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Brett Favre had doubts. He saw the dissension between him and the Green Bay Packers, the rift between him and fans.

The future looked grim.

A couple of years ago, Favre said, it would've been hard to imagine what's coming July 18. In Lambeau Field, the legendary Packers quarterback will be inducted into the team's hall of fame. His No. 4 jersey will be retired. Seven years after one of the most painful divorces in American sports history, a relationship will be rekindled.

"The great thing," Favre told ESPN Milwaukee in an extended radio interview Tuesday, "is that we've moved beyond that, and things are, in fact, way better than I could've ever dreamed with the fans and the organization. I think we all can agree on that, and we have to look no further than in an hour and a half, tickets were sold out for this hall of fame ceremony. I mean, my goodness, are you kidding me?

"I feel much better now because things are in a much better place, and I, like most people, probably questioned if we would ever get to that point. Not only have we gotten to that point, but we've gotten there times 100."

There were good reasons for doubts. Because as far as breakups go, Favre admitted, the summer of 2008 couldn't have been much uglier.

Favre told ESPN Milwaukee much of the "nastiness" was avoidable. Both sides, he said, should've handled the split better. Looking back, Favre knows his uncertainty on retirement put the Packers in a tough situation.

Instead of making a premature decision, Favre said, he should've waited to retire until he knew he was 100 percent ready. Still, Favre doubts he could've ever known he was ready for retirement before leaving his playing days behind.

Favre also reminisced on his final day with the Packers. He remembers his meeting with coach Mike McCarthy and general manager Ted Thompson — a discussion that long has been described as "heated." Favre said it was emotional, but their conversation stayed professional.

"As you know with Mike, he's a boisterous person. He wears his emotions on his sleeve," Favre said. "… Even though I'm an emotional person, I probably was a little more in check, but he had people outside the building yelling, 'We want Brett.' I think at that point, it was tougher on him than it was on me. I thought he handled it very well, even though at the moment I probably would've said differently."

Favre also remembers driving away from Lambeau Field on his last day.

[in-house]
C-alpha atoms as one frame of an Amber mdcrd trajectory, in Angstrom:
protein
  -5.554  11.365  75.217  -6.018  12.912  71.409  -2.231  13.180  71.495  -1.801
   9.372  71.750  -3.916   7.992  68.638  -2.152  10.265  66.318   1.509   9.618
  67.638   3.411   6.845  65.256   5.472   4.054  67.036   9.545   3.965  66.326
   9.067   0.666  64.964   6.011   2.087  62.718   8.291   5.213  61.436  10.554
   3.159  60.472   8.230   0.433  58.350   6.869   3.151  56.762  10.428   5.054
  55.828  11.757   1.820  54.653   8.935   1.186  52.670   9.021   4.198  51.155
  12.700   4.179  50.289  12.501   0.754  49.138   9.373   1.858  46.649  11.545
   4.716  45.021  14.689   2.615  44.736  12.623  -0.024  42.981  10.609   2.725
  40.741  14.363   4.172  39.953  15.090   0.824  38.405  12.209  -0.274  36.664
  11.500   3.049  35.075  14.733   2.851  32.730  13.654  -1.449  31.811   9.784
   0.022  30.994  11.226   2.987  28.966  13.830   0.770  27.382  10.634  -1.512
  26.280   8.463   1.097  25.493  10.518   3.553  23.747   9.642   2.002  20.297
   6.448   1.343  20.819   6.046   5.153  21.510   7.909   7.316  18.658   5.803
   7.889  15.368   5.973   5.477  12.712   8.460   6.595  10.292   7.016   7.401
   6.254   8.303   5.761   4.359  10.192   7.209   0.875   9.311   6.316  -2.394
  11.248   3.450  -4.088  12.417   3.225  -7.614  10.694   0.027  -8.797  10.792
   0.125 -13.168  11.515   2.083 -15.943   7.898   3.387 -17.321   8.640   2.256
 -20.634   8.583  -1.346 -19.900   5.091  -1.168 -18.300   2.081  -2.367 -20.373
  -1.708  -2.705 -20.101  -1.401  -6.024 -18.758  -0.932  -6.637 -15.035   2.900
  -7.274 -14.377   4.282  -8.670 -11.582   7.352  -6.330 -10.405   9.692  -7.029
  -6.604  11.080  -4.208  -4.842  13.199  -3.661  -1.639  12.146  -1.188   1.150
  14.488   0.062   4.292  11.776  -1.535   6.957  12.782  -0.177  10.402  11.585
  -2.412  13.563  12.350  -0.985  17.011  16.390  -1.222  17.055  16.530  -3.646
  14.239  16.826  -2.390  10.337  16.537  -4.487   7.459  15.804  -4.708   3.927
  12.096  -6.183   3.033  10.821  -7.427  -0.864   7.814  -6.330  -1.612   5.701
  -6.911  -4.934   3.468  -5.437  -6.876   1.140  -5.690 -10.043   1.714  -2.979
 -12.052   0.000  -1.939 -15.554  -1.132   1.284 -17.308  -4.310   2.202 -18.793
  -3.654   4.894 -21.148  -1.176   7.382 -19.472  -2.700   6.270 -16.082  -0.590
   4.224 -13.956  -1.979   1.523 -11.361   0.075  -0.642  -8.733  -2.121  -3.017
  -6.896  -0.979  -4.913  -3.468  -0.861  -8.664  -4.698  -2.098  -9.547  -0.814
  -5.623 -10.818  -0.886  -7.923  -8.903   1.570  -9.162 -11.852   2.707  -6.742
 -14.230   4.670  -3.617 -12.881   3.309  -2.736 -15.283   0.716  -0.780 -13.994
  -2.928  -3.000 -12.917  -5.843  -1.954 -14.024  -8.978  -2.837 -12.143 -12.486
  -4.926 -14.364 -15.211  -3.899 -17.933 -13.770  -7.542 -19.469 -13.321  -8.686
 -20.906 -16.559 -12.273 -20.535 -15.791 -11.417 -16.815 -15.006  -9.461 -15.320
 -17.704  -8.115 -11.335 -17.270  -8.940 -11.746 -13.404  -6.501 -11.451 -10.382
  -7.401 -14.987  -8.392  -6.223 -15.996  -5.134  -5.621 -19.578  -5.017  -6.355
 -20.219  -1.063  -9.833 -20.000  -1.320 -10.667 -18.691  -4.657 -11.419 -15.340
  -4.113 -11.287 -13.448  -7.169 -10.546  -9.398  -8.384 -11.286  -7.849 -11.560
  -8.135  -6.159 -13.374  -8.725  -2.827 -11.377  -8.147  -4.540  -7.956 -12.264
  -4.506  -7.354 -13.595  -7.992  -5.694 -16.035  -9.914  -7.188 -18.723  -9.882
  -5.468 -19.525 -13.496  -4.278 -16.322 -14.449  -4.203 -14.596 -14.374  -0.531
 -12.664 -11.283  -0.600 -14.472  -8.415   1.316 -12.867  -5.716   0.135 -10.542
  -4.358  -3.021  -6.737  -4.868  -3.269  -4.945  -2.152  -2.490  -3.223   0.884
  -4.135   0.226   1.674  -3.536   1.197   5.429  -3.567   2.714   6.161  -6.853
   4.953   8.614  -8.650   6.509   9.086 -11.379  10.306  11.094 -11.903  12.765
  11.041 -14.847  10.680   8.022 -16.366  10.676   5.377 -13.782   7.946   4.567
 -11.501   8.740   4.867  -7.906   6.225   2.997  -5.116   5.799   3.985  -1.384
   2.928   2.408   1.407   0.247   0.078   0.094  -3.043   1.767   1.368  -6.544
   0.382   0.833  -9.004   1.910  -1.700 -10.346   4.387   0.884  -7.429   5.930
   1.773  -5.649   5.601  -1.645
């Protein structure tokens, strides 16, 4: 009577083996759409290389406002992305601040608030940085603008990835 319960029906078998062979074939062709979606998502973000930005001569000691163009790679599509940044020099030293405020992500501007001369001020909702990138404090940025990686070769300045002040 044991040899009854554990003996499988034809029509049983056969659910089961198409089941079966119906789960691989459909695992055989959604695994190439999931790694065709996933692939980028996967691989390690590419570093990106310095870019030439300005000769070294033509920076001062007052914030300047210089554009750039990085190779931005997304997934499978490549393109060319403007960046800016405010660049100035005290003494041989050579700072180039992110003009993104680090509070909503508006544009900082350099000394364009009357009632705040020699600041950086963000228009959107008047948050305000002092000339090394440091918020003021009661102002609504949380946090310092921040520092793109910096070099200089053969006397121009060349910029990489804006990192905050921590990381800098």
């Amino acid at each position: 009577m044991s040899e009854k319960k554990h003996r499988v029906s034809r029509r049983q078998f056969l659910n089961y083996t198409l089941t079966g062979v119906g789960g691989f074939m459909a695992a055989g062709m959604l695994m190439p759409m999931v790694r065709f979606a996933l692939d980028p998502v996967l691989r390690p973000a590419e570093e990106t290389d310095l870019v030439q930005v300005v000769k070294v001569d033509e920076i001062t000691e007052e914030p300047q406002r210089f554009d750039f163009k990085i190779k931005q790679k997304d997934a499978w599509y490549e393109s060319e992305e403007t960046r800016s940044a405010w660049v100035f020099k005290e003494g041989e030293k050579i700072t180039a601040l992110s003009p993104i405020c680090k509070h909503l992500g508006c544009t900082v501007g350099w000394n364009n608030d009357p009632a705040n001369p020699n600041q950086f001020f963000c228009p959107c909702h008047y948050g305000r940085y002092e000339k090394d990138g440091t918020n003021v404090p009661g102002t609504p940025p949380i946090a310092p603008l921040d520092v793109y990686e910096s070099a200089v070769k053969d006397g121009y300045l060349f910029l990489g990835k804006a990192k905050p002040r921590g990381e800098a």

He thought about his teammates, who he considered family. He wondered if they would ever be considered family again. Through 16 years, Favre said, he prided himself on relationships he built with people who worked with the Packers.

The hardest part of leaving was losing that connection, he said.

Those relationships never fully went away, of course. When Favre joined the Minnesota Vikings and played against the Packers, he said Thompson would text him after games. He's spoken to McCarthy on the phone multiple times since his final retirement in 2010. And, Favre said, he's impressed with what MVP successor Aaron Rodgers has accomplished.

"People may think, 'Was it animosity toward Aaron Rodgers?'" Favre said. "No, there wasn't. I like Aaron. Aaron and I get along fine. I knew at some point he had to play. I knew that he had tremendous potential. All those things have come true, and I don't feel like, 'Well, what about me?' My body of work speaks for itself. I'm a different player than he is. He's a tremendous player and a great leader, and he's doing exactly what I thought he would do.

"When people try to create a wedge either with me or a player, or me and the organization, there isn't one. Life goes on. I understand that, and I'm OK with that. But, again, what I did speaks for itself."

Favre believes his split from the Packers — the nastiness, the mistakes made on both sides — taught the rest of the NFL a lesson.

Three years later, fellow legendary quarterback Peyton Manning left the Indianapolis Colts. Favre said he looked at Manning's departure, how smooth the transition went for both sides. He didn't think it happened by accident.

"In my opinion," Favre said, "I think the Indianapolis-Peyton separation was handled correctly simply because they had seen the Packers and Favre separation not go so well. I think they were smart in how they handled it, and that's both sides. That's a good example of learning from others' mistakes or your mistakes, and moving forward."

It's what Favre is hoping to accomplish as he prepares for his Packers Hall of Fame induction.

He said he's thought about his speech, but he's not jotting down notes. Like his career, he wants to deliver it off the cuff, from the heart. Favre said he appreciates what the ceremony signifies.

He's learned from mistakes. Now, he simply wants to move forward.

"It means everything," Favre said, "because we all want to be liked. Not everyone gets to play pro football or baseball or professional sports, or be an actor or singer or something, and to be loved by so many people. In my situation, to be hated by so many people that once loved you with all their heart, what a turn of events. It makes you question where you stand with your following, whether it's good following or bad following. You want to be remembered in a good light, so that became a question at some point.

"When the tickets sold out in an hour and a half, I have to admit, goosebumps. My chest stuck out. I could not have felt more proud of being a Packer at that point and what I'd done than at any point in my career."

— rwood@gannett.com and follow him on Twitter @ByRyanWood.

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